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downward to the region of 40 km, NO may have an important
influence on the ozone density of the stratosphere (Huang and
Brasseur, 1993). While the catalytic destruction of ozone in this
region is relatively well understood (see Chapter 3), the transport
of thermospheric-generated nitric oxide into the region is not.
Because the photochemical destruction lifetime is on the order of
one day throughout the sunlit mesosphere, NO must move downward
during the polar night to reach the upper stratosphere.
Two-dimensional modeling studies, as well as spacecraft
observations of middle atmospheric ozone abundances, suggest that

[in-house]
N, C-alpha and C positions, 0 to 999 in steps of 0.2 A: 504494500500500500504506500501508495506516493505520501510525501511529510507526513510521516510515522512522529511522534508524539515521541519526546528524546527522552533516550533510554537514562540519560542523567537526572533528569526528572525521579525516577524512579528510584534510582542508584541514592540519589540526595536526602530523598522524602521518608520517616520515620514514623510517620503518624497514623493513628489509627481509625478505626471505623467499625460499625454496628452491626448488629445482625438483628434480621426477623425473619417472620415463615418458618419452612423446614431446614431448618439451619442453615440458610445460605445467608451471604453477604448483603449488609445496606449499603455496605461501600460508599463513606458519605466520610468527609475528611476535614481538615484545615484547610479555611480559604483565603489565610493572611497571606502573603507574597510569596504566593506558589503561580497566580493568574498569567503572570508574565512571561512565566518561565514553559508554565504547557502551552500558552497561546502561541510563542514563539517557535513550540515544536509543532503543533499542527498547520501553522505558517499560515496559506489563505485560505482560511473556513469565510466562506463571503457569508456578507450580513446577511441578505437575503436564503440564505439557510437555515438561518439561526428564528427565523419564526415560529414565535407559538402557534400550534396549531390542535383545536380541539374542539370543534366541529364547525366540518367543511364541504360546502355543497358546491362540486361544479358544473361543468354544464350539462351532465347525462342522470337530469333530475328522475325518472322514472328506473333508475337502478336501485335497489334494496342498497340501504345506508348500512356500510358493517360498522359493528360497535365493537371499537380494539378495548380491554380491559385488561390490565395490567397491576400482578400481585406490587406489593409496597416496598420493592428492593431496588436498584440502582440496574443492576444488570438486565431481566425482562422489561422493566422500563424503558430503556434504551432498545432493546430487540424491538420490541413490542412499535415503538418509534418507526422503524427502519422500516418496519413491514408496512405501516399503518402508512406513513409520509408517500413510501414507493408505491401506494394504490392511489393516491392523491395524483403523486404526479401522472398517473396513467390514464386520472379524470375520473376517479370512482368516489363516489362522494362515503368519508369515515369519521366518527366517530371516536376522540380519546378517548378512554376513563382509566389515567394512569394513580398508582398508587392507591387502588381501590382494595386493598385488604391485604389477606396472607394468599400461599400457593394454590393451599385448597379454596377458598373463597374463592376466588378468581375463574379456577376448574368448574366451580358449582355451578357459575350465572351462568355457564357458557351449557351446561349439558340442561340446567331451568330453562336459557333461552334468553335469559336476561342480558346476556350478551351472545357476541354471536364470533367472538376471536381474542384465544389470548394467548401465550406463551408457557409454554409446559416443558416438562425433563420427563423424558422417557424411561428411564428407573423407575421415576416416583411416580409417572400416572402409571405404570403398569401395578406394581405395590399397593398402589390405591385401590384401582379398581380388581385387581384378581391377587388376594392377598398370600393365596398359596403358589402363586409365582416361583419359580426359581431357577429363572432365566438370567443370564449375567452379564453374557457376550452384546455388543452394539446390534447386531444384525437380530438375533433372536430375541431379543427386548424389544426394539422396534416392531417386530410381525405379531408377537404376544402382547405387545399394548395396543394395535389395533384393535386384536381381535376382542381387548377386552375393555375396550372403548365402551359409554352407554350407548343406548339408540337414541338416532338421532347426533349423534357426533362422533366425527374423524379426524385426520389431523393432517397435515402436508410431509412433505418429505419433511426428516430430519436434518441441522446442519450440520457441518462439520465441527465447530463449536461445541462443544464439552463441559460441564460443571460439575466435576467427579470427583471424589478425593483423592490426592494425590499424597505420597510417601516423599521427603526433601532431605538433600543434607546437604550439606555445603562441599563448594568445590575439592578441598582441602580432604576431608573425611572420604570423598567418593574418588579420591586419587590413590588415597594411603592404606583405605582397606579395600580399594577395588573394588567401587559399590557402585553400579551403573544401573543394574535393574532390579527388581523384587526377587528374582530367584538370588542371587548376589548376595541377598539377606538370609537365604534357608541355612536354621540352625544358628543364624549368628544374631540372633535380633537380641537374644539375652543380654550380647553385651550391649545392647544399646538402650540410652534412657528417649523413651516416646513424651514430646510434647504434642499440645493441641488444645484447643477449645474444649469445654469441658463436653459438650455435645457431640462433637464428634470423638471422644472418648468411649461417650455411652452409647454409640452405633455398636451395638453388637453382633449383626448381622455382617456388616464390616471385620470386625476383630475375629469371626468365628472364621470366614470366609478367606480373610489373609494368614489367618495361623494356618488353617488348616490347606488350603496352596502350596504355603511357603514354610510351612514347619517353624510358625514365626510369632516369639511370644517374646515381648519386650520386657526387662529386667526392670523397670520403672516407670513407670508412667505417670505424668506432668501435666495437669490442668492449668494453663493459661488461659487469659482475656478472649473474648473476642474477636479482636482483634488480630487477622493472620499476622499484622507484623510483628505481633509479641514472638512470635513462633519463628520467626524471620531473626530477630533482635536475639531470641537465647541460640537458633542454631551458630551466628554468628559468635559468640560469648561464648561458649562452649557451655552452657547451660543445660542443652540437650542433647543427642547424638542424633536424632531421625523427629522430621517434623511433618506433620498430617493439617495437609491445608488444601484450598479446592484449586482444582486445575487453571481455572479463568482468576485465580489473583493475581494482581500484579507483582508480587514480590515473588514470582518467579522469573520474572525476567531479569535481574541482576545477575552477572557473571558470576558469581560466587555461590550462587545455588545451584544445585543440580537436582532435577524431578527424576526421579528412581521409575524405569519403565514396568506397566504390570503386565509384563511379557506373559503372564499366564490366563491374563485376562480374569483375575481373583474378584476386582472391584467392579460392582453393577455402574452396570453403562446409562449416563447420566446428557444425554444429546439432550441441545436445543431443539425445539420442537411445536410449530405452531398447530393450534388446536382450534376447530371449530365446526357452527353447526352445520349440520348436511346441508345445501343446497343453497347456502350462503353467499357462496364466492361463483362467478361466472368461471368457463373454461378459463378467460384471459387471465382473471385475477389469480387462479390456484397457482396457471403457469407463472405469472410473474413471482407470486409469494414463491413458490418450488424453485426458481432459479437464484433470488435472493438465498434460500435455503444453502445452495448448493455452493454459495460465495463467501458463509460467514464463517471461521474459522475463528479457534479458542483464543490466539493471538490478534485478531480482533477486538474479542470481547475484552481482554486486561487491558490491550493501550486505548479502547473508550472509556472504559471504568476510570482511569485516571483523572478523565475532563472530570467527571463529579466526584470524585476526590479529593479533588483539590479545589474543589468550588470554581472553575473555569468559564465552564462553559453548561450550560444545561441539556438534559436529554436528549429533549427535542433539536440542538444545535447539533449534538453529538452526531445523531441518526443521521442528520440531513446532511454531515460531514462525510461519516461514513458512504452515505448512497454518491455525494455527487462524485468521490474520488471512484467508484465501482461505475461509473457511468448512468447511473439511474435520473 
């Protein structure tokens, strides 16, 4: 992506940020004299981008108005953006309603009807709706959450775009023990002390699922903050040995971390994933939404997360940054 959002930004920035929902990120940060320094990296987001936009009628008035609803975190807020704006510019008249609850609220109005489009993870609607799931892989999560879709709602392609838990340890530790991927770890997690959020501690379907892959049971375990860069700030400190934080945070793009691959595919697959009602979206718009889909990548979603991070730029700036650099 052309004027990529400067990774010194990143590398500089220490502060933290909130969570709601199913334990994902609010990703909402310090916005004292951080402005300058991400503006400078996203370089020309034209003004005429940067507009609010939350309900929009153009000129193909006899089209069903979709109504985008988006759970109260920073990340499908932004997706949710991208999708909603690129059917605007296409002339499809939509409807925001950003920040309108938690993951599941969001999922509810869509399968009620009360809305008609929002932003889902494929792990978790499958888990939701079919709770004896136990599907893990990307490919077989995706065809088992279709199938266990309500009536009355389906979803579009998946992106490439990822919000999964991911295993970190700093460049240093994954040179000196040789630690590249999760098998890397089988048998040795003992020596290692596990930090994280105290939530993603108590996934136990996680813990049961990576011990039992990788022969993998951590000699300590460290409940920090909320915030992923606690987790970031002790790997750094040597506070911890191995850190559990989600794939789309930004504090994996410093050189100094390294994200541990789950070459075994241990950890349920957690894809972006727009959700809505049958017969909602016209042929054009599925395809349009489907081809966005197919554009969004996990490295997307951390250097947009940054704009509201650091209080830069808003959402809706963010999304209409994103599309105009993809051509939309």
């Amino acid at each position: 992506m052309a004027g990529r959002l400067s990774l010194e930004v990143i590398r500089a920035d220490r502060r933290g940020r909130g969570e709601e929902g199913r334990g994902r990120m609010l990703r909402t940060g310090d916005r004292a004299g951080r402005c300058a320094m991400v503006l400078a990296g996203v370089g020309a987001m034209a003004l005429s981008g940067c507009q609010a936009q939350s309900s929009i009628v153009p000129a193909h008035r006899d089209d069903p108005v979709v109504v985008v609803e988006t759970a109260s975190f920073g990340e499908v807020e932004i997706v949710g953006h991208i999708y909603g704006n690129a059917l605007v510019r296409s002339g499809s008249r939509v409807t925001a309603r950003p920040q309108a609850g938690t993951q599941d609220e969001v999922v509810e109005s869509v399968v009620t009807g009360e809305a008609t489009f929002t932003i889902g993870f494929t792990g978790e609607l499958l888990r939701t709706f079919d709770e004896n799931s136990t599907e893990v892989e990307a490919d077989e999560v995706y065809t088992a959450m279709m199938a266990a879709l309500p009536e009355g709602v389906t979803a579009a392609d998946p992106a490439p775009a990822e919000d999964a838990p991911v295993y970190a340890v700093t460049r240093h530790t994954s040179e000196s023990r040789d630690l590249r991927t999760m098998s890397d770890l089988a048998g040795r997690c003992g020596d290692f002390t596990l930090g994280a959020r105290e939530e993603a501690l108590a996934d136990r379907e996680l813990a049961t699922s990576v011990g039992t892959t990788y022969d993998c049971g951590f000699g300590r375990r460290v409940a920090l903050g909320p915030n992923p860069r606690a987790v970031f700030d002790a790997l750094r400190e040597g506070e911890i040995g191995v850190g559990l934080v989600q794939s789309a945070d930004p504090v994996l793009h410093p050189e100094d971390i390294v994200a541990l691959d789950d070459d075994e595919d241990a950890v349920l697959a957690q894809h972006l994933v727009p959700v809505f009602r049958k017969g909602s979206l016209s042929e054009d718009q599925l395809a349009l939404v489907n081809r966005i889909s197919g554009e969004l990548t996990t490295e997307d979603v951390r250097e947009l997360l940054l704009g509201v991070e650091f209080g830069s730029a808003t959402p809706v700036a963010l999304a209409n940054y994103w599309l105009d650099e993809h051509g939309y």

this may indeed be a viable coupling mechanism (Garcia et al.,
1984; Solomon and Garcia, 1984). Changes in nitrate content of
antarctic snow associated with solar activity may reflect these
processes (Dreschhoff and Zeller, 1990).
In addition to solar-related processes, the lowest layers of the
upper atmosphere are influenced by turbulent breaking of
atmospheric gravity waves and tides and by sporadic, intermittent
compositional exchanges of atomic oxygen and nitric oxide. These
complex turbulent exchange processes influence long-lived species
such as carbon dioxide, carbon monoxide, water vapor, and atomic
and molecular hydrogen. Although theoretical studies have indicated
that chemical, dynamical, and radiative interactions are a viable
coupling mechanism, the whole question of thermospheric/lower
atmospheric exchange is not well understood, primarily because our
atmosphere between about 50 and 200 km is virtually unexplored on a